COVID-19 patients 26% more likely to die after emergency bowel surgery, but mortality rates improved for COVID negative patients

Published: 11/03/2021

Many standards of patient care maintained despite pressures faced by NHS and critical care

Research led by the Royal College of Anaesthetists (RCoA) focusing on the care of over 10,500 NHS patients before, during and after emergency bowel surgery has been released today. Results have shown that patients with COVID-19 were 26% more likely to die within 30 days of their surgery than would have been expected if they did not have COVID-19.

The Interim Report of the National Emergency Laparotomy Audit covers patients undergoing surgery between 23 March and 30 September 2020, with data being compared with the same time period in 2019. It captured the impact of the first wave of the pandemic on emergency bowel surgery. The procedure, also known as an emergency laparotomy1, is one of the highest risk operations a patient can undergo – with an almost 10 times greater risk of death than that of major elective gastrointestinal surgery even in pre-pandemic times.2

While results for patients with COVID-19 were concerning, patients who did not have COVID-19 had a lower rate of death within 30 days than in previous years. There were also positive signs for patient care with 93% of high-risk patients having a consultant anaesthetist in theatre compared with 92.5% in 2019. A total of 85.3% of patients also had a preoperative assessment of risk compared with 84.7% the previous year. Despite the enormous pressures placed on critical care, 82% of patients were still admitted compared to 86.4% in 2019.

Key audit findings:

  • 10,546 patients had emergency bowel surgery compared to 13,024 for the same time period in 2019, a 20% reduction in operations
  • 867 patients undergoing the surgery had a perioperative diagnosis of COVID-19
  • 30-day mortality rate of COVID-positive patients was 12.5%. This is 26% higher than the predicted
  • 30-day mortality rate for non-COVID patients was 7.2%. This was 15% lower than had been predicted
  • 93% of high-risk patients had a consultant anaesthetist present in theatre compared to 92.5% in 2019
  • 96.6% of high-risk patients had a consultant surgeon present in theatre compared to 94.6% in 2019
  • 82% of all high-risk patients were admitted to critical care compared to 86.4% in 2019
  • 85.3% of patients had a preoperative assessment of risk, up from 84.7% in 2019.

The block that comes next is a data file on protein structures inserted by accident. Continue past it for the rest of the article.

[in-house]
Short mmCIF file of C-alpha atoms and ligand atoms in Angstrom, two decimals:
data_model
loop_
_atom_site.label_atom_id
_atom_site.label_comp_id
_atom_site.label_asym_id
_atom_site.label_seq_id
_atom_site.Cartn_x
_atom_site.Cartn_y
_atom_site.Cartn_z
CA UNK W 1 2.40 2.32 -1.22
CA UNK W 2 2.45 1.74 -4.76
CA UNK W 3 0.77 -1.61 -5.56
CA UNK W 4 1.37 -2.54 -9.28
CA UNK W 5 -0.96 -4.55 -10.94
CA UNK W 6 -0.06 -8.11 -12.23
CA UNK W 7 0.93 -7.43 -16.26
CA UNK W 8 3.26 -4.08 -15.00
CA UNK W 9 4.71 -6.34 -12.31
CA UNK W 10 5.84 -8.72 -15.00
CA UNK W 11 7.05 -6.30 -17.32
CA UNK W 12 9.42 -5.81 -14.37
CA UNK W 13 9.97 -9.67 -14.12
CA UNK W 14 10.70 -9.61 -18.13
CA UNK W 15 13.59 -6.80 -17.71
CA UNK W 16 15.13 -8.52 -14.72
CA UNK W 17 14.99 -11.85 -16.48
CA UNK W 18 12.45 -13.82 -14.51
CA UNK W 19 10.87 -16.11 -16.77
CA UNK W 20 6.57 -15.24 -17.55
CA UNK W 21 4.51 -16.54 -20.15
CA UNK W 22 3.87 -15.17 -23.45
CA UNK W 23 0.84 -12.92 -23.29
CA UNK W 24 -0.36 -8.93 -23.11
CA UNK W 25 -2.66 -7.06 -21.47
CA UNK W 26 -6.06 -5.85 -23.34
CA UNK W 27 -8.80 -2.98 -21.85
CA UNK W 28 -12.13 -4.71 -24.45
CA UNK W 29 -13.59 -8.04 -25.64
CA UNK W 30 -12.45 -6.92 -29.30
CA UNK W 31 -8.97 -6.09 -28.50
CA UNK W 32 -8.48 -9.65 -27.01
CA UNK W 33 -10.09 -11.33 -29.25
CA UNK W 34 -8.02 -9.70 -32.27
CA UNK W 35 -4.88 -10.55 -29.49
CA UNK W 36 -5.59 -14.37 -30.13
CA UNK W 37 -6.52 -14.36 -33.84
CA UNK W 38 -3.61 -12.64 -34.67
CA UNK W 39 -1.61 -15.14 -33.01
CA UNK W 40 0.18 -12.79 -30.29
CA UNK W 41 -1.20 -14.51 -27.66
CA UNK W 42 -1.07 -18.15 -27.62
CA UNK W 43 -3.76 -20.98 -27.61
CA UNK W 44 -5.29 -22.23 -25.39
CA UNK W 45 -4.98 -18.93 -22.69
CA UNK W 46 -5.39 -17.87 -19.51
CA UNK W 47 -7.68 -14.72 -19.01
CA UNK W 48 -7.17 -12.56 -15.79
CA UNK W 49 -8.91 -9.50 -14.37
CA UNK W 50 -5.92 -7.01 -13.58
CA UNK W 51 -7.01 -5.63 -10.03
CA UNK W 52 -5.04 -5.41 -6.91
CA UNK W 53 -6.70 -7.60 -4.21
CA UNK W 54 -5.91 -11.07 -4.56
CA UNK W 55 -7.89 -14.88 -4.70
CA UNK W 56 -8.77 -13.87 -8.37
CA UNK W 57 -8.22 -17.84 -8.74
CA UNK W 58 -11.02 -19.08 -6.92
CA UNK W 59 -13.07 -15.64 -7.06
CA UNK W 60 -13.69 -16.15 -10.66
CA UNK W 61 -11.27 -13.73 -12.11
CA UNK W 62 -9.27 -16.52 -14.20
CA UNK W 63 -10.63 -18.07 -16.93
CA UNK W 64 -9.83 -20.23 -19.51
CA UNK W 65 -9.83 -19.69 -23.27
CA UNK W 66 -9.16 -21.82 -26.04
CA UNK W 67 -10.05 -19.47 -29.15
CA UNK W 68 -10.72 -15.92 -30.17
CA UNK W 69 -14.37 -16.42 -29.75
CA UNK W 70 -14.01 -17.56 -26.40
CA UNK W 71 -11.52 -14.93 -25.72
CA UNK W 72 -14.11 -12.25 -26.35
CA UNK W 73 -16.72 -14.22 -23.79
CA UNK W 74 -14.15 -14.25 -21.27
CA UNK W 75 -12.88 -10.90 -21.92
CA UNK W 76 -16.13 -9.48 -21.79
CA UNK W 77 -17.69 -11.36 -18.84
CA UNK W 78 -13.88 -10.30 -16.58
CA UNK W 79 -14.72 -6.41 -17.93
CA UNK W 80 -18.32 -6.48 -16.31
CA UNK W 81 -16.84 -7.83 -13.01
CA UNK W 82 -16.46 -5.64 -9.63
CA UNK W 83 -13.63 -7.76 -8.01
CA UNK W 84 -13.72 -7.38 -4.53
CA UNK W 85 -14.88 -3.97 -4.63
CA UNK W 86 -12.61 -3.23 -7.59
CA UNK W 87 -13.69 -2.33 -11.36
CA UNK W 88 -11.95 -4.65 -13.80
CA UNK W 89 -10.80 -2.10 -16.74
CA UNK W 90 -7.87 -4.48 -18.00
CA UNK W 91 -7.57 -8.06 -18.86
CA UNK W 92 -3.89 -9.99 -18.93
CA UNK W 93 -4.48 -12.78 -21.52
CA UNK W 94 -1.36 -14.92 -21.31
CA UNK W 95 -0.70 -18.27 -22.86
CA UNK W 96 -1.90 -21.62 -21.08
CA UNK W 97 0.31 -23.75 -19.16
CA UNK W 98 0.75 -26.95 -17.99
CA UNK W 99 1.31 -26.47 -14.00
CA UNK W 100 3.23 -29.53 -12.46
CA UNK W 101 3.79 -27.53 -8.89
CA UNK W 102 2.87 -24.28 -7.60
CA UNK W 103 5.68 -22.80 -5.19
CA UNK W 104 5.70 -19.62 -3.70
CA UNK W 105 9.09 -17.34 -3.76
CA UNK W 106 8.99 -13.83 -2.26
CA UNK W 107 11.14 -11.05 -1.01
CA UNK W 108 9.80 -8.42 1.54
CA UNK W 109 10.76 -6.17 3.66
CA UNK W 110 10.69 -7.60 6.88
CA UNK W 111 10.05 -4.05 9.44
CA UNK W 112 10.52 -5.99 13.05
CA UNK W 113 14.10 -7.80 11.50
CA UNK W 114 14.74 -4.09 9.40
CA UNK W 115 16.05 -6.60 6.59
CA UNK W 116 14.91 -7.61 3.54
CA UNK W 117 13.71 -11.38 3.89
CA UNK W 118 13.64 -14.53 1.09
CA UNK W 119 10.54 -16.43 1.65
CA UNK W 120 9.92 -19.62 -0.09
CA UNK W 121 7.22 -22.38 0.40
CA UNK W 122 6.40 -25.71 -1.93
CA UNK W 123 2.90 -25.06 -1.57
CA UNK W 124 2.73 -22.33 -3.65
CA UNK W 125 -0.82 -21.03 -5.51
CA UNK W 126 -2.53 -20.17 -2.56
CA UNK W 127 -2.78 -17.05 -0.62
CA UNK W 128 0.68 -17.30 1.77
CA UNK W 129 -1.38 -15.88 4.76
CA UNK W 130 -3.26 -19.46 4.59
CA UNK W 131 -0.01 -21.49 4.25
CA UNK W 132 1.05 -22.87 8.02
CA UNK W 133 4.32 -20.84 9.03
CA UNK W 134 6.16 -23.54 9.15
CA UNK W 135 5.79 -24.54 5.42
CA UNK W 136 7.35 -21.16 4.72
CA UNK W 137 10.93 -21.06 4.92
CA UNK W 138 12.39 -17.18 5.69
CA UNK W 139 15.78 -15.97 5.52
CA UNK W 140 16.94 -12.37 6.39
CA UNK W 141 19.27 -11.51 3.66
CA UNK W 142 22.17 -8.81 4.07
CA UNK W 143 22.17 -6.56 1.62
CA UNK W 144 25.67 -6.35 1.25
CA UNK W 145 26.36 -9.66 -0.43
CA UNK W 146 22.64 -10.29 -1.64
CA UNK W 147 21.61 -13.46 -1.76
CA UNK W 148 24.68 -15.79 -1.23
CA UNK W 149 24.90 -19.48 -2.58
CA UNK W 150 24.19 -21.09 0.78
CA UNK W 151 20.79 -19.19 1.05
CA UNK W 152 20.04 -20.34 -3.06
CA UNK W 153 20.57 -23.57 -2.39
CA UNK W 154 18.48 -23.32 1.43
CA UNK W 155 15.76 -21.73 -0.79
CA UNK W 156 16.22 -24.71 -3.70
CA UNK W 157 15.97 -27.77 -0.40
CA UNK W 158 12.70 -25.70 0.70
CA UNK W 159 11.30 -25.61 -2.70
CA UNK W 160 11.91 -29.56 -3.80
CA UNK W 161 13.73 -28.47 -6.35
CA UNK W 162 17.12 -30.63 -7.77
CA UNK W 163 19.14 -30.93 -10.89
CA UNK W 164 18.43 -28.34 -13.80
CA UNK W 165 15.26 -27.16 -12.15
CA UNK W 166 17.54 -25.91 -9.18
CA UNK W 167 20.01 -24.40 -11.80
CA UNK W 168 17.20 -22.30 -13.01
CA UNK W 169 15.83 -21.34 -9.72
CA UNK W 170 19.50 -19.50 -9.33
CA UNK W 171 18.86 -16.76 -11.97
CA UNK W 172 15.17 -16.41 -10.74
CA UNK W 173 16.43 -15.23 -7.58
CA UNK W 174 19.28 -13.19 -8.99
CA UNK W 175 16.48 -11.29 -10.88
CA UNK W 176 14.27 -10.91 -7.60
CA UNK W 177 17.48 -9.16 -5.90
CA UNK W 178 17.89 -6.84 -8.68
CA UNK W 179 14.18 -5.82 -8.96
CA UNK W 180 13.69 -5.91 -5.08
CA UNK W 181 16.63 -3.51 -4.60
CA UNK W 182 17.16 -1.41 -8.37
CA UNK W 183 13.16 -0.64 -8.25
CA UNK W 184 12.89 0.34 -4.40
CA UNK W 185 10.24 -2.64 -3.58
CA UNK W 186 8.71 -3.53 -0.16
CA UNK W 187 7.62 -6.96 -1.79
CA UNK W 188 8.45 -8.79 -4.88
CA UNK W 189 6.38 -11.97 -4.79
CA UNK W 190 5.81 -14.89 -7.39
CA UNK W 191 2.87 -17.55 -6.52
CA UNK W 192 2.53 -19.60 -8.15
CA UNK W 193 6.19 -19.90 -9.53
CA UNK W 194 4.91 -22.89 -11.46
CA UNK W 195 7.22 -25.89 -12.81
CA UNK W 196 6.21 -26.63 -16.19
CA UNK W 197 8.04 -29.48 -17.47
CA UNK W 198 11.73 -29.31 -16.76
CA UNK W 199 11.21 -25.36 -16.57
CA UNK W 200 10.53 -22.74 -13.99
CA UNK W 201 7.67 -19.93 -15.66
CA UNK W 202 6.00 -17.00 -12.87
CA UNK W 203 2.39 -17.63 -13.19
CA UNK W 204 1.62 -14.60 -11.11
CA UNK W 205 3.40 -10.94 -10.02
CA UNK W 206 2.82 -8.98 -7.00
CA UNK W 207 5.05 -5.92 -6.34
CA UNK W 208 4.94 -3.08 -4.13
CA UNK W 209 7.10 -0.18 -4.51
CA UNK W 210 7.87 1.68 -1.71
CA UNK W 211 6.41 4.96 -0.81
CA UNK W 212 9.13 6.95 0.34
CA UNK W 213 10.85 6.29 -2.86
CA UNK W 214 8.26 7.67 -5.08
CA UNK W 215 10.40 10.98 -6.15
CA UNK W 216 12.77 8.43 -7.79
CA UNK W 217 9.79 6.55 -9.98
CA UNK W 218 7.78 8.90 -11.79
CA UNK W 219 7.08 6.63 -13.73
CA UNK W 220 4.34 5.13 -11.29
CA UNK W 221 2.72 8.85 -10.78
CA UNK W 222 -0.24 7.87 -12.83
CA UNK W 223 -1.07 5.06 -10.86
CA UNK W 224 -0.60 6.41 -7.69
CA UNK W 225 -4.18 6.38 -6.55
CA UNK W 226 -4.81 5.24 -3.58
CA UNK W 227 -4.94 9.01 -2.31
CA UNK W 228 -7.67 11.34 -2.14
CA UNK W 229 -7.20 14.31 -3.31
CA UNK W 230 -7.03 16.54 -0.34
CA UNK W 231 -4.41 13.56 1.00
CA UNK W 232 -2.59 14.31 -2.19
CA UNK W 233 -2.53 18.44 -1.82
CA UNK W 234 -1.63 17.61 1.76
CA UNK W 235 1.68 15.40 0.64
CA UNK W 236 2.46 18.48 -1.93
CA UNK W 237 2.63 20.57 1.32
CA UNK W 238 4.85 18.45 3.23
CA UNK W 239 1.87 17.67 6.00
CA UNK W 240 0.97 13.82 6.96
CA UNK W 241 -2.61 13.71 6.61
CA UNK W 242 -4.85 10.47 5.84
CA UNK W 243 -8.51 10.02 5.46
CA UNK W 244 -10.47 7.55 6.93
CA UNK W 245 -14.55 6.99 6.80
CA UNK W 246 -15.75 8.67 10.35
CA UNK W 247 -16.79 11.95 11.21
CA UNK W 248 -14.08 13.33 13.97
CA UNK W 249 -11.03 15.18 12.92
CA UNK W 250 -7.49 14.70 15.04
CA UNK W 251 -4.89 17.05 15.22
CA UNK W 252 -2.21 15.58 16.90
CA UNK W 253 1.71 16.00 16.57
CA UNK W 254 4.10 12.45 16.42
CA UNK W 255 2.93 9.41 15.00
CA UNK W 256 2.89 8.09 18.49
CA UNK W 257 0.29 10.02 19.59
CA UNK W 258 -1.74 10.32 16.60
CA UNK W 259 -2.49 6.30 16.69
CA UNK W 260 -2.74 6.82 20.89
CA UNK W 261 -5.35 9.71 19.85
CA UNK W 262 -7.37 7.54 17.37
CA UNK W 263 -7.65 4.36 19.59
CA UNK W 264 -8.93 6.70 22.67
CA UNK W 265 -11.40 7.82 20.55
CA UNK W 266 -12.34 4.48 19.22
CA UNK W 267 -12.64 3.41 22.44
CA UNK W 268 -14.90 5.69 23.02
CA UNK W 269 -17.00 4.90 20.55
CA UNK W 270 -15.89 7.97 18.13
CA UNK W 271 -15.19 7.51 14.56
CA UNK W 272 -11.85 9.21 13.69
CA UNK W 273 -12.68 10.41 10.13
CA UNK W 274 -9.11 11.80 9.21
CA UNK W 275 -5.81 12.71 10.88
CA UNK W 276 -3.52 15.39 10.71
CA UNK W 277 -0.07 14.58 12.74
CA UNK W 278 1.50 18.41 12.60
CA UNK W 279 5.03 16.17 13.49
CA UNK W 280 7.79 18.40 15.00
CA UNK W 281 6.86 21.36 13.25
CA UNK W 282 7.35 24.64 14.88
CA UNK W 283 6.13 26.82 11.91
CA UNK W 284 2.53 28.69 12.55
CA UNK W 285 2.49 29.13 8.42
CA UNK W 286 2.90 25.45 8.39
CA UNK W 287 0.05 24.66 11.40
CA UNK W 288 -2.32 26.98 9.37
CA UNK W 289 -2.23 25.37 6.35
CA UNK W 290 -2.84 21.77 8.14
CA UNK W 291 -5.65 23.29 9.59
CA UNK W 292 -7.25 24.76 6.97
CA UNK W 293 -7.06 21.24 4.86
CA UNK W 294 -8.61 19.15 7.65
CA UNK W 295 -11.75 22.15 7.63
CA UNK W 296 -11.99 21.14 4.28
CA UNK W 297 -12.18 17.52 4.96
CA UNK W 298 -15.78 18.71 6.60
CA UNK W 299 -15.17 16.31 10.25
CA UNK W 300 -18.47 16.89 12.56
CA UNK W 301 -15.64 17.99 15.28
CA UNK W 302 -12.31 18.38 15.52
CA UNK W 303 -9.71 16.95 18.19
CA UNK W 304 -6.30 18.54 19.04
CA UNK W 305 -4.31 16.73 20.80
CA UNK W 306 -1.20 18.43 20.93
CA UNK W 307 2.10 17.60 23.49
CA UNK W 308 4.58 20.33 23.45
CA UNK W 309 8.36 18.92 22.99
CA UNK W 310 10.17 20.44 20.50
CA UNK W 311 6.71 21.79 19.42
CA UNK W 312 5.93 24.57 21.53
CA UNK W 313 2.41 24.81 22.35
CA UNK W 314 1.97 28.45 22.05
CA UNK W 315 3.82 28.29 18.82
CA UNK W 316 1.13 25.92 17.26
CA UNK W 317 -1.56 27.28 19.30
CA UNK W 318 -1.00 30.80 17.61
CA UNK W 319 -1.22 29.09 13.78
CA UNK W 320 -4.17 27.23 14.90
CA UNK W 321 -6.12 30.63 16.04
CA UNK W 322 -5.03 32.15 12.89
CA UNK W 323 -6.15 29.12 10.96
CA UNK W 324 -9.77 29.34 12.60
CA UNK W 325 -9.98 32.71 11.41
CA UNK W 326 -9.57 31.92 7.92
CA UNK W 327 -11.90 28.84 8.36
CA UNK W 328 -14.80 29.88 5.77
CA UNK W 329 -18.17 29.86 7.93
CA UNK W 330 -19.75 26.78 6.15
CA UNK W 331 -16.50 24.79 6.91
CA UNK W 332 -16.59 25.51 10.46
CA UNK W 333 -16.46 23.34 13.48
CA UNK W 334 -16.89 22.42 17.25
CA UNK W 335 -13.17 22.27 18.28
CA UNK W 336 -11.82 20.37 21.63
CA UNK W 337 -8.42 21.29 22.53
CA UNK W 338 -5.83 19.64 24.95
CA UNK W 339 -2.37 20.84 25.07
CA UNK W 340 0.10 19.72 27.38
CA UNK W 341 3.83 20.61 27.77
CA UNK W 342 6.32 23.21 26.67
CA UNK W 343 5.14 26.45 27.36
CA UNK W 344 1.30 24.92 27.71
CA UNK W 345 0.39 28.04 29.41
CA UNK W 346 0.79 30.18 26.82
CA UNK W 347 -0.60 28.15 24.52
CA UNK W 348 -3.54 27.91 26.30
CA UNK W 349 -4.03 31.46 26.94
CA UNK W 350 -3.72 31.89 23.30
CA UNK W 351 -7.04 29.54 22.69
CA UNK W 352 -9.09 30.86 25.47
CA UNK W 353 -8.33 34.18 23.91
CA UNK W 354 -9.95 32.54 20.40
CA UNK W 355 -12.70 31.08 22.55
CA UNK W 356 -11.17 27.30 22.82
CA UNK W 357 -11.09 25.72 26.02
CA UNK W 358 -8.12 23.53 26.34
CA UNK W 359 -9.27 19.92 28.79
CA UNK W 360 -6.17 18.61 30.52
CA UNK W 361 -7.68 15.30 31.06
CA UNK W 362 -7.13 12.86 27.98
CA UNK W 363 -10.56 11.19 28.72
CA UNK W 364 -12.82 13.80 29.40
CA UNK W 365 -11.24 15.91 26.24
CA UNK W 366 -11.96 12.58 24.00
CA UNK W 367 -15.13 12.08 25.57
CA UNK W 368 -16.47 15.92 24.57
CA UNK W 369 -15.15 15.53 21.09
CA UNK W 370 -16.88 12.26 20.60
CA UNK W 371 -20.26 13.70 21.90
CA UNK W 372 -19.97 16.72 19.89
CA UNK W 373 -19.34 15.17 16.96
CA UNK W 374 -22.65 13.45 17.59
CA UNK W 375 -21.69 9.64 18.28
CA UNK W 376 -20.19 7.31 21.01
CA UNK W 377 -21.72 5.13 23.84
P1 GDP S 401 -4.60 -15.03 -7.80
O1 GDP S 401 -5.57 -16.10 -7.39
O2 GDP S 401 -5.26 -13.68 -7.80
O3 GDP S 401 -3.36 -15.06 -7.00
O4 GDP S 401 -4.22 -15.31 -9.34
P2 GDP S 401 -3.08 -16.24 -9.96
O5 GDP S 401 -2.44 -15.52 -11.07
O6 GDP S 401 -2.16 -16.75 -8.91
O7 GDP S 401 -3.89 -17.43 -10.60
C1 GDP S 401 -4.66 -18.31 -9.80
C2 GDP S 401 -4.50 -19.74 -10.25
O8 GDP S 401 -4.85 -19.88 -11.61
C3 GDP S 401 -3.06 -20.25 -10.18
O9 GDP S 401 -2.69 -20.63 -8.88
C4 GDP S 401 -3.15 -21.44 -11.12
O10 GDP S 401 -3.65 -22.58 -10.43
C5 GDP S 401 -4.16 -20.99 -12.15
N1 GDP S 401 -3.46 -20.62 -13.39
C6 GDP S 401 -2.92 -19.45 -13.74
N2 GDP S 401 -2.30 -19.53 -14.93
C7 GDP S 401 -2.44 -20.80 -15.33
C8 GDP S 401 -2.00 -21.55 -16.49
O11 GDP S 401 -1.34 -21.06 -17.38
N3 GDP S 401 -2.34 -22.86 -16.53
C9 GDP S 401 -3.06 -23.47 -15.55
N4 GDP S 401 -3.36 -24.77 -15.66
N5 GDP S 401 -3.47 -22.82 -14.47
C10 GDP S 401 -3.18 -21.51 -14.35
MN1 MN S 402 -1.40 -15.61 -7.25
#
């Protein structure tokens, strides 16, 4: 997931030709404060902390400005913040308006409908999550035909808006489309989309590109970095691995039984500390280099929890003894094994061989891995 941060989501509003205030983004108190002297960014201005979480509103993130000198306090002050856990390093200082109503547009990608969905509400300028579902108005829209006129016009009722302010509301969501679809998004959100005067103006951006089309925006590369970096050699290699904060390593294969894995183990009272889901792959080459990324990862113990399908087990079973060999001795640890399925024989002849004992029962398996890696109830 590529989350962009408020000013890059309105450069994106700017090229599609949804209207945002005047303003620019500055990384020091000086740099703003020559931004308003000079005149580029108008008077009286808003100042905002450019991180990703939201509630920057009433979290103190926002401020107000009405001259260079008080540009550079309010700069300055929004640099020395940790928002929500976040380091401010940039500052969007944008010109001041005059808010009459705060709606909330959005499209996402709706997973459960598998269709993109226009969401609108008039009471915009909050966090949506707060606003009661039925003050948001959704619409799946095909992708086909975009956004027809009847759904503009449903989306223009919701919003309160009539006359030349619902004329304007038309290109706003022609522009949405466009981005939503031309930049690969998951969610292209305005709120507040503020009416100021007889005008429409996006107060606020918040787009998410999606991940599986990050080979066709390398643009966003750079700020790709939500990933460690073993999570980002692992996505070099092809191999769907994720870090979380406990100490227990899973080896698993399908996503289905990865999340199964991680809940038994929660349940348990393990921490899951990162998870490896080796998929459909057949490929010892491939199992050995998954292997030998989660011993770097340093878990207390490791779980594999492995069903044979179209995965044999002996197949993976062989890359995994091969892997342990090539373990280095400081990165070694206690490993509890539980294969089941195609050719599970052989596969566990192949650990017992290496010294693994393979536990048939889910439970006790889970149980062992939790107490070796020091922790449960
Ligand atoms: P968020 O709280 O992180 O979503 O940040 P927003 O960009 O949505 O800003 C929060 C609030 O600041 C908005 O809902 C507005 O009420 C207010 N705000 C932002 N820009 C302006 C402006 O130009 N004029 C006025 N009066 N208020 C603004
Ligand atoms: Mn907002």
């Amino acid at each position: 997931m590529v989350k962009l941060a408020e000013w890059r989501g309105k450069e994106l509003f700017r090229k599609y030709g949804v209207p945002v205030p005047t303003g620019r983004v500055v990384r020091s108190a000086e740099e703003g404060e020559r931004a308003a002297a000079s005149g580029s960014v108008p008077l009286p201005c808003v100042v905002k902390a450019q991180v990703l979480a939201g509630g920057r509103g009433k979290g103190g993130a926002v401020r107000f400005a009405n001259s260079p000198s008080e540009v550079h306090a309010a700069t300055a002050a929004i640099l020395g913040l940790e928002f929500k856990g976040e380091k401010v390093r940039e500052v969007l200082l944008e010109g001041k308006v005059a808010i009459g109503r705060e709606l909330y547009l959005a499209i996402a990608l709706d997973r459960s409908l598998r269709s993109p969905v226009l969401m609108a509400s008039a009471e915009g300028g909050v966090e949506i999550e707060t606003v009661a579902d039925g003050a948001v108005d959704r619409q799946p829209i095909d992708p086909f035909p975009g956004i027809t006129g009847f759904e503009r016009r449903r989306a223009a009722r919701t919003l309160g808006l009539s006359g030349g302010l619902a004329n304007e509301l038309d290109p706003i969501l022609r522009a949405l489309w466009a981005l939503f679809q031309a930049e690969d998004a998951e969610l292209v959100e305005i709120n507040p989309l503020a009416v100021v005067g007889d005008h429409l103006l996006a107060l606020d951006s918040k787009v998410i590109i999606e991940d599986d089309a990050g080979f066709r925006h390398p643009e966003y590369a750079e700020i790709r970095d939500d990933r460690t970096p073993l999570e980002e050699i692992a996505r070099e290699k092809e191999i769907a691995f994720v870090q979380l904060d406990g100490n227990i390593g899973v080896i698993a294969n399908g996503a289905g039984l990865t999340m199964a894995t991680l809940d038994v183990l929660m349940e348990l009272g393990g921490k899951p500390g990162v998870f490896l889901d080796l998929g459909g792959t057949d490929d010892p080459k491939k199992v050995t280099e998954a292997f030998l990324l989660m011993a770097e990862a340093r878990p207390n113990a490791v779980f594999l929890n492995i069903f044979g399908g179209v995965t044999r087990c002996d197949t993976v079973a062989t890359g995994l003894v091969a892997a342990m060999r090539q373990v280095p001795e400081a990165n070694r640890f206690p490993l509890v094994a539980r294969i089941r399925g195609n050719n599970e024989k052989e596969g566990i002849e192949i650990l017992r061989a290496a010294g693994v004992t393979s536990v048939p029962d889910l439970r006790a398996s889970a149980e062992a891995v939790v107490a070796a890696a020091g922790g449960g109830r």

Commissioned by the Healthcare Quality Improvement Partnership as part of the National Clinical Audit Programme, the Interim Report of the National Emergency Laparotomy Audit analyses the care received by patients at 173 NHS hospitals in England and Wales between 23 March and 30 September 2020.

Professor Ravi Mahajan, President of the Royal College of Anaesthetists, said:

“It is heartening to see that during the first six months of the pandemic, clinicians managed to maintain and improve standards of patient care in emergency bowel surgery. The increase in consultant presence, and the number of preoperative risk assessments undertaken, demonstrates the dedication our NHS staff have to treating these high-risk patients, even during periods of unprecedented pressure.

“However, we cannot ignore the serious impact a positive COVID test has on the 30-day mortality rates for patients undergoing the surgery. With the death rate at 26% above predicted levels, it is essential that these results are analysed further, and steps be made to improve these outcomes on behalf of patients. We hope the vast NELA database will be able to answer many of the questions raised by the report.

“We also call on all clinicians to seriously consider COVID infection status when planning care and discussing treatment options with patients and their families. It is vital that everyone is fully informed before making a decision to undergo a surgery that may have devastating consequences.

“The findings of this report must be shared across the NHS in England and Wales, with hospitals, Health Boards and Trusts taking on board the need to reassess the care of their COVID positive patients undergoing an emergency laparotomy.”


  1. An emergency laparotomy (emergency bowel surgery) is a surgical operation for patients, often with severe abdominal pain, to find the cause of the problem and treat it. General anaesthetic is used and usually an incision made to gain access to the abdomen. Emergency bowel surgery can be carried out to clear a bowel obstruction, close a bowel perforation and stop bleeding in the abdomen, or to treat complications of previous surgery. These conditions could be life-threatening. The National Emergency Laparotomy Audit was started in 2013 because studies showed this is one of the most risky types of emergency operation and lives could be saved and quality of life for survivors enhanced by measuring and improving the care delivered.
  2. Mortality after surgery in Europe: a 7 day cohort study, Lancet 2012